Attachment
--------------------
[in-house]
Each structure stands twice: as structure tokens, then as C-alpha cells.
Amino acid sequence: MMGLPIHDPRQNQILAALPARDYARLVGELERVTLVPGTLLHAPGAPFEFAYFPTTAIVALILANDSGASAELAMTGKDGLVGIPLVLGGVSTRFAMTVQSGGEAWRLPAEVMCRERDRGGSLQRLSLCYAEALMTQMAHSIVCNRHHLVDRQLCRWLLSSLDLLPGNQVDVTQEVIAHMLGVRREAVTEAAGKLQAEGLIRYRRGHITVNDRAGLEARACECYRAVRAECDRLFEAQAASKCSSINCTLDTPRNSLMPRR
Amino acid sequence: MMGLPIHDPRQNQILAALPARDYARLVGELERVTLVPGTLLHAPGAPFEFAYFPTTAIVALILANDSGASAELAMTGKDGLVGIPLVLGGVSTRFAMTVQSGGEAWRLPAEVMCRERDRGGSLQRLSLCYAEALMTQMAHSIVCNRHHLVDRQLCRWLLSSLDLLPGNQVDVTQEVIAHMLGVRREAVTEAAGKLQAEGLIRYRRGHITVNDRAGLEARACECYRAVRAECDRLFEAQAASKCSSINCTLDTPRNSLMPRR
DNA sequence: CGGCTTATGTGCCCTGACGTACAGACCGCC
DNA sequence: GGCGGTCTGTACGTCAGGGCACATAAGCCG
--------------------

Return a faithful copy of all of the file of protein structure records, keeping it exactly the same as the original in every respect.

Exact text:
[in-house]
Each structure stands twice: as structure tokens, then as C-alpha cells.
Amino acid sequence: MMGLPIHDPRQNQILAALPARDYARLVGELERVTLVPGTLLHAPGAPFEFAYFPTTAIVALILANDSGASAELAMTGKDGLVGIPLVLGGVSTRFAMTVQSGGEAWRLPAEVMCRERDRGGSLQRLSLCYAEALMTQMAHSIVCNRHHLVDRQLCRWLLSSLDLLPGNQVDVTQEVIAHMLGVRREAVTEAAGKLQAEGLIRYRRGHITVNDRAGLEARACECYRAVRAECDRLFEAQAASKCSSINCTLDTPRNSLMPRR
Amino acid sequence: MMGLPIHDPRQNQILAALPARDYARLVGELERVTLVPGTLLHAPGAPFEFAYFPTTAIVALILANDSGASAELAMTGKDGLVGIPLVLGGVSTRFAMTVQSGGEAWRLPAEVMCRERDRGGSLQRLSLCYAEALMTQMAHSIVCNRHHLVDRQLCRWLLSSLDLLPGNQVDVTQEVIAHMLGVRREAVTEAAGKLQAEGLIRYRRGHITVNDRAGLEARACECYRAVRAECDRLFEAQAASKCSSINCTLDTPRNSLMPRR
DNA sequence: CGGCTTATGTGCCCTGACGTACAGACCGCC
DNA sequence: GGCGGTCTGTACGTCAGGGCACATAAGCCG